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Test 1 / 23

A History of the World in 100 Objects

In this book we travel back in time and across the globe, to see how we have shaped our world and been shaped by it over the last two million years. The book tries to tell a history of the world in a way that has not been attempted before, by deciphering the messages which objects communicate across time – messages about peoples and places, environments and interactions, about different moments in history and about our own time as we reflect upon it. These signals from the past – some reliable, some conjectural, many still to be retrieved – are unlike other evidence we are likely to encounter. They speak of whole societies and complex processes rather than individual events, and tell of the world for which they were made.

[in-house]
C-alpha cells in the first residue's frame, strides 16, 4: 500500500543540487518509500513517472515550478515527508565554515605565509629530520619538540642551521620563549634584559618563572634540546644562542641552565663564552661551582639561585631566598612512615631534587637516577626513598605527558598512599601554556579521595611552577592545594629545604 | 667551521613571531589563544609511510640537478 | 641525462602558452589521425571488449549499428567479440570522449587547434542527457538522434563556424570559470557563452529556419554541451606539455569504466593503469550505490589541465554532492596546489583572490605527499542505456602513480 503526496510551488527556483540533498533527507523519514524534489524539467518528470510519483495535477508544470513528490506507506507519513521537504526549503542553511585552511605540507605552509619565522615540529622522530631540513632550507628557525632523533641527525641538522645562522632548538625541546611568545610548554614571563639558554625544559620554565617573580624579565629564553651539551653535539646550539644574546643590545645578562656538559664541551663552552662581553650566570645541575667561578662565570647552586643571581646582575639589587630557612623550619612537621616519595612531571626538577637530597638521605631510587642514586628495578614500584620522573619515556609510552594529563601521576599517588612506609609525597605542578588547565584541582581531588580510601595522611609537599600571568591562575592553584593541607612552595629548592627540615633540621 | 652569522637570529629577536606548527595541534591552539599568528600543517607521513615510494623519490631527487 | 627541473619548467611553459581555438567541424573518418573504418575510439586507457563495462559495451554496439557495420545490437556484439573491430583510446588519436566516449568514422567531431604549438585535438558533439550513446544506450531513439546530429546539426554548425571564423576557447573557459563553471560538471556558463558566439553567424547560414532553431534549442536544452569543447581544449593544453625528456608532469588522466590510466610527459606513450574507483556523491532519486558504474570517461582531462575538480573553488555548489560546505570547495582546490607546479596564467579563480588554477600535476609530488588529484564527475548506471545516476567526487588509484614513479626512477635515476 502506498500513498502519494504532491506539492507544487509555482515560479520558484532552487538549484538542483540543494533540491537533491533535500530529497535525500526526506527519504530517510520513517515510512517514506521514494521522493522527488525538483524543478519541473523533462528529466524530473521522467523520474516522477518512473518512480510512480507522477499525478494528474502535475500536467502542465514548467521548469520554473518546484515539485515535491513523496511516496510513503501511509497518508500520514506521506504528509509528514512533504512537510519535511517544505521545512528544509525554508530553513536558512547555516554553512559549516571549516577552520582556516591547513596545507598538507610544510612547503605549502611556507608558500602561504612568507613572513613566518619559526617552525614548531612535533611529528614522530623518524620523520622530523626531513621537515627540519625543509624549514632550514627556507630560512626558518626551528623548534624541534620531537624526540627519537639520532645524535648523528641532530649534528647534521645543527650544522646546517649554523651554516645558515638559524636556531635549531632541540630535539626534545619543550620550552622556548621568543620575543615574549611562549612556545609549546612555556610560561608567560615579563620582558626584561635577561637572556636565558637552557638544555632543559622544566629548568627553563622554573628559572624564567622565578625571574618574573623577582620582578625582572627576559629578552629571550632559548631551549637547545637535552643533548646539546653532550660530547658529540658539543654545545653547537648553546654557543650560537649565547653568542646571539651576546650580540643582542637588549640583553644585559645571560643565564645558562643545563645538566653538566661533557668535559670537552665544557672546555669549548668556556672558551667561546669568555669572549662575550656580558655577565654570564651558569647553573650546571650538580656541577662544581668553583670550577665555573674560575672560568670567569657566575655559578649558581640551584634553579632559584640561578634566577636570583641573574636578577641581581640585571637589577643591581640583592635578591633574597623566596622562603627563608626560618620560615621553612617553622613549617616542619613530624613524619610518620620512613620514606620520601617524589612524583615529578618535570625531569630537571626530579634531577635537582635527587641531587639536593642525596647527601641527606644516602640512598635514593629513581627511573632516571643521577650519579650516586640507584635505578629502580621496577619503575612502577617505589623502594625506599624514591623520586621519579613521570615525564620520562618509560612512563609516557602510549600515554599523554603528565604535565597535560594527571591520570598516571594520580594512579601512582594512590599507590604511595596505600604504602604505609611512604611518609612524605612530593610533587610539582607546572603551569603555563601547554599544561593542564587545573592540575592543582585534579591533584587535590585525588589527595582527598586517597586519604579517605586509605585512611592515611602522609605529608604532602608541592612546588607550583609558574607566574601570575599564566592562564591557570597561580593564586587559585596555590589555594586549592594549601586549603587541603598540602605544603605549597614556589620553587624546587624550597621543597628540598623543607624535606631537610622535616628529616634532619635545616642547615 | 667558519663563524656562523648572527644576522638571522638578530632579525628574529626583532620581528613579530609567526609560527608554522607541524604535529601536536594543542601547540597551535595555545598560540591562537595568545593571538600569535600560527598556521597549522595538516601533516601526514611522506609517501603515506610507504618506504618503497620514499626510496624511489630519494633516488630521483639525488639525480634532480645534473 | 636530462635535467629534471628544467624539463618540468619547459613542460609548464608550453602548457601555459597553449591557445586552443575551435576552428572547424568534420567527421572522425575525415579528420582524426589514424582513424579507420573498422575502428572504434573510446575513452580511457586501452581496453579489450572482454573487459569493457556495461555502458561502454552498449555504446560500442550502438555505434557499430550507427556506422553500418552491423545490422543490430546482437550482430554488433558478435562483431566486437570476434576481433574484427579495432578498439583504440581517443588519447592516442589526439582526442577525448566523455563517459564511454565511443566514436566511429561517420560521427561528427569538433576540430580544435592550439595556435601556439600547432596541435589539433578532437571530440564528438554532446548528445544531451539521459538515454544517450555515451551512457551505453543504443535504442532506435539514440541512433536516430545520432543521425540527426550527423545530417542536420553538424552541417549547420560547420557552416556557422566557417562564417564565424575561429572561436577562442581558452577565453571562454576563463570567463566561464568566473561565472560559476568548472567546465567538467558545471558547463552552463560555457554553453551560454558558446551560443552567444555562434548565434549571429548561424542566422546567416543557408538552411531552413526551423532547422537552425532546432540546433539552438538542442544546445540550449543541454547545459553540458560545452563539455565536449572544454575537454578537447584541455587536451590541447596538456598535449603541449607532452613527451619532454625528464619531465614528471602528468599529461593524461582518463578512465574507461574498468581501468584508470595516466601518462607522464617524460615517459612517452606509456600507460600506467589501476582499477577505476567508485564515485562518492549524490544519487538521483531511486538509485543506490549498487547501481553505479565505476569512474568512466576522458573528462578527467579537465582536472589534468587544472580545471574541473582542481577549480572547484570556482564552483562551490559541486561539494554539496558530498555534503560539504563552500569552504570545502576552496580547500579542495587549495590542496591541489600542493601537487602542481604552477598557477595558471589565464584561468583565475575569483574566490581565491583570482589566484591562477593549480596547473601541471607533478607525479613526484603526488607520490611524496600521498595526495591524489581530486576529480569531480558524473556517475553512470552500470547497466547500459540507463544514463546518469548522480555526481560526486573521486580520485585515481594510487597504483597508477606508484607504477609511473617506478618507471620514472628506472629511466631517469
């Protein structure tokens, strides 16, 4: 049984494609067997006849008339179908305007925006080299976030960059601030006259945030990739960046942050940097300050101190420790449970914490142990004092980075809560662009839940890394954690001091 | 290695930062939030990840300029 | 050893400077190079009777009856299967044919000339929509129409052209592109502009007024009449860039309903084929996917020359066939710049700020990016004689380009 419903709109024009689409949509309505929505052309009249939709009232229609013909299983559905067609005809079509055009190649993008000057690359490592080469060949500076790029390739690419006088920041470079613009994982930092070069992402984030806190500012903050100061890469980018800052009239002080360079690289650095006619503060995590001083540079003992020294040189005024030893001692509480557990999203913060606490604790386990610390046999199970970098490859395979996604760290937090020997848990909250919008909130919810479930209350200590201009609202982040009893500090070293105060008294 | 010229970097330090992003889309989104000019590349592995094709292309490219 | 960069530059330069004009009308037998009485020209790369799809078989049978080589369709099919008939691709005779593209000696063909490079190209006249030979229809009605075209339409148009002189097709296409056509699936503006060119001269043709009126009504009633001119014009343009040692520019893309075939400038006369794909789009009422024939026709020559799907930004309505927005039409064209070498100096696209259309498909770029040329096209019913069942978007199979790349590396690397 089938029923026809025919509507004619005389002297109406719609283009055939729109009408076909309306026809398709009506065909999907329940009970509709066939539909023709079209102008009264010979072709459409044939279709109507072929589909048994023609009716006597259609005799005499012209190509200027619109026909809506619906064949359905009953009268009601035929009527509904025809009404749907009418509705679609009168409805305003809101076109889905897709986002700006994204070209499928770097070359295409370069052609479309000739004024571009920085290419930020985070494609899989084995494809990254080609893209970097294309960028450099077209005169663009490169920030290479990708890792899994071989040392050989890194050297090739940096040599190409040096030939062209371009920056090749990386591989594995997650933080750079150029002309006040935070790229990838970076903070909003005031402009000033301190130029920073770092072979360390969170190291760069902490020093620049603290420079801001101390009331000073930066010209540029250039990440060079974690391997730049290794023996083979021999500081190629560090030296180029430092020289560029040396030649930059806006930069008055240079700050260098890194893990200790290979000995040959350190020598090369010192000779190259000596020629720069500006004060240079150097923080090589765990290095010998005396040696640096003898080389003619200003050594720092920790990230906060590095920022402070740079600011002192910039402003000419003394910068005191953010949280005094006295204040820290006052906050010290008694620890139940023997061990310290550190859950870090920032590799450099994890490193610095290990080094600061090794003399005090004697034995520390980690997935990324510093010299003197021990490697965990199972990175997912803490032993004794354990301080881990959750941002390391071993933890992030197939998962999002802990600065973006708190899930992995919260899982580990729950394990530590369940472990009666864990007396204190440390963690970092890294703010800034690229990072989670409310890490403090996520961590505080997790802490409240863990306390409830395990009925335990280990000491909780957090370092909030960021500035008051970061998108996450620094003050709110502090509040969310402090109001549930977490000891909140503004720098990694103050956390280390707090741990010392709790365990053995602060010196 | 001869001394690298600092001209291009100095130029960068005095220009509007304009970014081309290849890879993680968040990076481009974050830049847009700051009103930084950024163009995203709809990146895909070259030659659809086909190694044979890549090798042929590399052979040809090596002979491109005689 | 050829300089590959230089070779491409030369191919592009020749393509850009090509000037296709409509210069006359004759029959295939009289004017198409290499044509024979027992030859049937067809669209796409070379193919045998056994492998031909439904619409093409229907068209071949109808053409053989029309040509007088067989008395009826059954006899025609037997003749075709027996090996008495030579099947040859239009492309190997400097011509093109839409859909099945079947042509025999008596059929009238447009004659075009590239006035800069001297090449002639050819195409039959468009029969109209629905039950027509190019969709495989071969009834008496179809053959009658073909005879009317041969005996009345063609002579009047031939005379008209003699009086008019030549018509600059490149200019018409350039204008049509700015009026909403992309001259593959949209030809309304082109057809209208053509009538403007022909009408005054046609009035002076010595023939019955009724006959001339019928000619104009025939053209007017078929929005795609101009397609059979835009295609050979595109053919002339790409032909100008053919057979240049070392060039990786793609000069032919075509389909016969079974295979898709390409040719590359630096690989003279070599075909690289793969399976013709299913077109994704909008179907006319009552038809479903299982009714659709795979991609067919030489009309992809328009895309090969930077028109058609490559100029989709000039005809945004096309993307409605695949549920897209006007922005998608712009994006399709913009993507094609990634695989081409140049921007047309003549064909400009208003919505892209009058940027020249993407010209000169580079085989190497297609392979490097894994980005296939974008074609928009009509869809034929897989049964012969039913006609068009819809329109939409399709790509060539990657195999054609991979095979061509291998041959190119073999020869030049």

The history that emerges from these objects will seem unfamiliar to many. There are few well-known dates, famous battles or celebrated incidents. Canonical events – the making of the Roman Empire, the Mongol destruction of Baghdad, the European Renaissance – are not centre stage. They are, however, present, refracted through individual objects. Thus, in my chapter on the ancient inscribed tablet known as the Rosetta Stone, for example, I show that it has played a starring role in three fascinating stories: as a legal document in ancient Egyptian times; as a trophy during the rivalry between the French and the British; and finally as a key to the decipherment of the ancient Egyptian writing system at the end of the nineteenth century.